---------- Post added at 22:56 ---------- Previous post was at 22:51 ----------



Also the backside roughness is very rough like a "brick". Close to a diffuse only material.

I'll try to implement the tuning controls for textures. That should make it easier to test textures. Being able to see the effect in realtime.
 

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jarmonik, Thanks for that (being able to see the effect in realtime).

I actually think that your implementation is the correct one.

But from all that we discussed above (LDR, HDR, etc) there will always be some artistic license to make the materials look "better".
Specially if we are using (for compatibility) an "albedo" map that's just a regular texture. That one is certainly not normalized, has shadows etc.


Anyway, I what to stress that the current support for PBR is good, and fits well with the existing modeling+texturing pipeline and retains backward compatibility.
:cheers:
 

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The mean distance of the Earth from the Sun is one astronomical unit [AU]. It's simple and accurate, no guess work required.

The problem with normalized sunlight is that as far as the inline client (and as far as I know this one as well) is concerned The mean distance of Jupiter from the Sun is also one astronomical unit which is simple but a whole lot less accurate.
 

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The problem with normalized sunlight is that as far as the inline client (and as far as I know this one as well) is concerned The mean distance of Jupiter from the Sun is also one astronomical unit which is simple but a whole lot less accurate.

Not really. Have a piece of white paper and expose it to a direct sunlight and then call it's illuminance a 1.0, a reference value. Describe everything else relative to that. I guess it should be pretty accurate everywhere.
 

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I don't think we would like a grey Jupiter. :hmm:
So I agree that white paper should be 1.0 regardless of location.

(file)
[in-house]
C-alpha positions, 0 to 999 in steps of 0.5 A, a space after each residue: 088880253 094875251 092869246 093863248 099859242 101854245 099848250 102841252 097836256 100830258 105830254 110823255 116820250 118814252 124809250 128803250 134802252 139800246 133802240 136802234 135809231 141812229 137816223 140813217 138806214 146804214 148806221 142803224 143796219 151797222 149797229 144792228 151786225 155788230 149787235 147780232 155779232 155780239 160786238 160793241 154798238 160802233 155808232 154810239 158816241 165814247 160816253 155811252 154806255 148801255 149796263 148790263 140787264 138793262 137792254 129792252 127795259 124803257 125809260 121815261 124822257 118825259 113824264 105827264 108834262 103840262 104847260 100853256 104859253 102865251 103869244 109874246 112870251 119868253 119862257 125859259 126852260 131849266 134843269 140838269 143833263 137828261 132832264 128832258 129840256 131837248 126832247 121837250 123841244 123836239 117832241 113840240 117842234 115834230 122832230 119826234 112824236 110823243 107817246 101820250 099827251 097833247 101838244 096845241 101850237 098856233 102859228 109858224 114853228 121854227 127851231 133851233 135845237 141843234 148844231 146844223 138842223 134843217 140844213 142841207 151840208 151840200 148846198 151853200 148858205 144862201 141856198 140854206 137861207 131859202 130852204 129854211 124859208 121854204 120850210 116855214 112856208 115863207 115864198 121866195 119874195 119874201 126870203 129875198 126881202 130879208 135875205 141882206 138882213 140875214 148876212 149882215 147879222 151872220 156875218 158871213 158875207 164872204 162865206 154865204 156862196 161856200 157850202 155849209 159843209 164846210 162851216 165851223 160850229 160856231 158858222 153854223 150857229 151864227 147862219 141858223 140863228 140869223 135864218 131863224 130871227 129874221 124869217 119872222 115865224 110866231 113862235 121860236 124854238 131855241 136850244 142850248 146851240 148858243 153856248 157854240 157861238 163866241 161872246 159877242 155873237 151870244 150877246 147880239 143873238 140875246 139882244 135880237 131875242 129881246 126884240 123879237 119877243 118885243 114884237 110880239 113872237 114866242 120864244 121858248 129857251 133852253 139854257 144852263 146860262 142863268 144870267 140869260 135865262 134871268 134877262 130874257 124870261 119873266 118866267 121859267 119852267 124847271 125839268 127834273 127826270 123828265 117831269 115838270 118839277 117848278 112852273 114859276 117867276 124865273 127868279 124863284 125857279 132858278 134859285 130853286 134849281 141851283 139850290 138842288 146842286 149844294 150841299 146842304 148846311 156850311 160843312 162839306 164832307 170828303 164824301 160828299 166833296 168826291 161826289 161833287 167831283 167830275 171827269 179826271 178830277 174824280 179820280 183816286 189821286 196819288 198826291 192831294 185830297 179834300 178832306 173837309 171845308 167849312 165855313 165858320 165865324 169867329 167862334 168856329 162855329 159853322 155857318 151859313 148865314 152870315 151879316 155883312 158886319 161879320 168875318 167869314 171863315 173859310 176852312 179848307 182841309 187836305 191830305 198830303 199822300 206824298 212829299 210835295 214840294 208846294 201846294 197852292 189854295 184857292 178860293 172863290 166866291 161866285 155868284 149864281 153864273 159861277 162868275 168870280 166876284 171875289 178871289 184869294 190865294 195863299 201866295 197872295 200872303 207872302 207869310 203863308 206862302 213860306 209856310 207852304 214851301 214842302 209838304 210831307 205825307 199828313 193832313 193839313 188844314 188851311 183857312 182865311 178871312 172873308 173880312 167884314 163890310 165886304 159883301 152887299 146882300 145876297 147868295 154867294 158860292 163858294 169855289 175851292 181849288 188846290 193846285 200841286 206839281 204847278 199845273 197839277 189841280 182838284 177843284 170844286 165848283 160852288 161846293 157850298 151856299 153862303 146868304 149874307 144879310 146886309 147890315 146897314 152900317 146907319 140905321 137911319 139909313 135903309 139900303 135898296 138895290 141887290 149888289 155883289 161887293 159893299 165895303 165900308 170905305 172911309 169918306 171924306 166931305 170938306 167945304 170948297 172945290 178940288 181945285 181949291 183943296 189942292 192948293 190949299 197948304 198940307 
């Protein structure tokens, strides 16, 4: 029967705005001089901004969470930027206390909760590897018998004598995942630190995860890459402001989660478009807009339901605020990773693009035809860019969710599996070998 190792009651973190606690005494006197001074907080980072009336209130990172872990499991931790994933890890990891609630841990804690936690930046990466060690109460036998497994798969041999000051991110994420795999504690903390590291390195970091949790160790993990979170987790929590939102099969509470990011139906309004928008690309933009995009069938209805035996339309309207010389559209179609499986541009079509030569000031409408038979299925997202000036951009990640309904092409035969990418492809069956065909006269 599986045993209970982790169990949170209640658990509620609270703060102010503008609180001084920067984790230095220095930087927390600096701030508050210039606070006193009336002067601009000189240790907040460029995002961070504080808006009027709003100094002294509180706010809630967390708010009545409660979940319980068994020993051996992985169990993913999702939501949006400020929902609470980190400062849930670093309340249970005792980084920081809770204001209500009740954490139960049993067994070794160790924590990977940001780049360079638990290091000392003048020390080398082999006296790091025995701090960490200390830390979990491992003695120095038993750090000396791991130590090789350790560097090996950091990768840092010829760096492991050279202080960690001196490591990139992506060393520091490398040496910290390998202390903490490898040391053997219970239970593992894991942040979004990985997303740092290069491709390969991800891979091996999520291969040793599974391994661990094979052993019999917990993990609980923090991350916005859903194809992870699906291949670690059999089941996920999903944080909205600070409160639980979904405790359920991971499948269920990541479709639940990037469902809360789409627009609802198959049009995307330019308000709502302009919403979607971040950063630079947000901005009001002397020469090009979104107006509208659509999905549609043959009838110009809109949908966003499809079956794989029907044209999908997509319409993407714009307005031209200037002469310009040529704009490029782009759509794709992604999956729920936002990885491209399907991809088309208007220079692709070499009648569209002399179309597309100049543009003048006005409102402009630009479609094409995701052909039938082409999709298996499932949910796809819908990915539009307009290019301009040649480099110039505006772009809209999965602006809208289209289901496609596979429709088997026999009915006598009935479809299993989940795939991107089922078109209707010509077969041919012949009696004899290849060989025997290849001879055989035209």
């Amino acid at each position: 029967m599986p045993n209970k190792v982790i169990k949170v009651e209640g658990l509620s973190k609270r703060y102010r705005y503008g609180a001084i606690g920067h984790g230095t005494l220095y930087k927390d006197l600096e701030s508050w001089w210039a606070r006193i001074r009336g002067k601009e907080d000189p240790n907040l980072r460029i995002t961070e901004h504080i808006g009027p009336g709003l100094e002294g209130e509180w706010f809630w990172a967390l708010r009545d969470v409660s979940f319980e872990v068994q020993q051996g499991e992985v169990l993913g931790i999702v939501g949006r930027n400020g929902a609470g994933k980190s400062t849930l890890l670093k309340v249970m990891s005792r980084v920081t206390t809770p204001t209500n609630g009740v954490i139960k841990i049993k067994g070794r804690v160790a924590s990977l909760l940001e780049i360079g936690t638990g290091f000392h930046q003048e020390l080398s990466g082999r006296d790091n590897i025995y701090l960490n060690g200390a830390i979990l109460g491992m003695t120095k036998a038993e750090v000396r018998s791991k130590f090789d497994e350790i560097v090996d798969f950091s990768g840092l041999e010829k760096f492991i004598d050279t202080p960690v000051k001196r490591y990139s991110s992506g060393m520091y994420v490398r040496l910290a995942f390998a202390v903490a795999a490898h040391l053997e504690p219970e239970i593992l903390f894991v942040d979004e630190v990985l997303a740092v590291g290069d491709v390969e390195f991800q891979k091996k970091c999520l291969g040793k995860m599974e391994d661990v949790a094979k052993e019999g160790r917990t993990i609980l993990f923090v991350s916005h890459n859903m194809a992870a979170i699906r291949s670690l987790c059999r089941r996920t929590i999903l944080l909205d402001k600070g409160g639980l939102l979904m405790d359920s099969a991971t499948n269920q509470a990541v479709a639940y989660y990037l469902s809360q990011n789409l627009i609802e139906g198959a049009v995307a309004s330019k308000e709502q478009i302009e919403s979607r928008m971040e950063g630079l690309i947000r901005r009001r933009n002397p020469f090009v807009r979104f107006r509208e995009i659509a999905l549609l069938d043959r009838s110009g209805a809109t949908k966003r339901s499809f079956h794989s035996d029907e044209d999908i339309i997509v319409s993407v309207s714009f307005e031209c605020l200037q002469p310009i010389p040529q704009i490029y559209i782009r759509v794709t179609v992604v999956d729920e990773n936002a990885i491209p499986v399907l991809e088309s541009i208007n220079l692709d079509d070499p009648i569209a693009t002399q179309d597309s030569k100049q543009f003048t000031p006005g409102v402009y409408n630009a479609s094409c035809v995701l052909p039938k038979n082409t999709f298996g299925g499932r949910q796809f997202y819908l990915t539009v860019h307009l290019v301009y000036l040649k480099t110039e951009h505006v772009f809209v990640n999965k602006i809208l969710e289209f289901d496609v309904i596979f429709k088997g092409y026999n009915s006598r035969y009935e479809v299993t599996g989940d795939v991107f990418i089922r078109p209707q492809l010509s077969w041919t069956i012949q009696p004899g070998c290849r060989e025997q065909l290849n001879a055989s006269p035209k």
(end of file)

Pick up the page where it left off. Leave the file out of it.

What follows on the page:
That being said, it's the sun sprite that could be brighter/darker depending on location :hmm:
 

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I made two hours long test run at LEO at 10x acceleration and I experienced a frame rate drop form 1200 fps to 600 fps. It looks like surface tiles aren't unloaded from memory after they become obsolete. In my case there was 200MB of unnecessary tiles loaded, not a problem really but with a high resolution textures installed it could become a problem. I'll try to find some time to fix it. No other problems detected. 200MB of textures shouldn't cause a framerate impact so the exact reason remains unknown. The framerate was restored after restarting the scenario.

There is still something going on with external MFDs. I have a few open in prep for a deorbit with the XR-2. At start of the scenario I am near 500 fps. By the time I am ready to deorbit burn, which was about 7 orbits later, most done at x100 time accel, I am down to under 150. That is a huge performance loss. I am wondering if I am seeing an accelerated loss due to my settings, I use the GeForce drivers to use more aggressive Antialiasing and Anisotropic filtering.

16.05.11%2021-13-58%20Constitution%20png.png


I am not going that over the top with ext mfds, and yes I made sure I was using the Dx9 version of the ext mfd. I use this same flow with external mfds back in R12 of the client and never saw such performance loss. R12 still seems to be the most stable build for 2010p1.
 

SolarLiner

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The problem with normalized sunlight is that as far as the inline client (and as far as I know this one as well) is concerned The mean distance of Jupiter from the Sun is also one astronomical unit which is simple but a whole lot less accurate.

Not really. Have a piece of white paper and expose it to a direct sunlight and then call it's illuminance a 1.0, a reference value. Describe everything else relative to that. I guess it should be pretty accurate everywhere.

What he's saying is that the light intensity is constant with distance.
If we take a sun intensity of 1.0 at 1 AU, then Jupiter being 5.44 AU away from the Sun, and intensity following the inverse squared law, Jupiter would be illuminated with a light intensity of 1/5.44^2 = 0.034; which is 3.4% of the intensity at Earth distance.

In the inline client, and currently in the D3D9 client as well, light intensity is the same at Earth and at Jupiter, which is another "cheat" to get a proper picture at all distances. (Neptune receives 0.1% of the intensity compared to Earth, while Mercury gets 470% of intensity compared to Earth)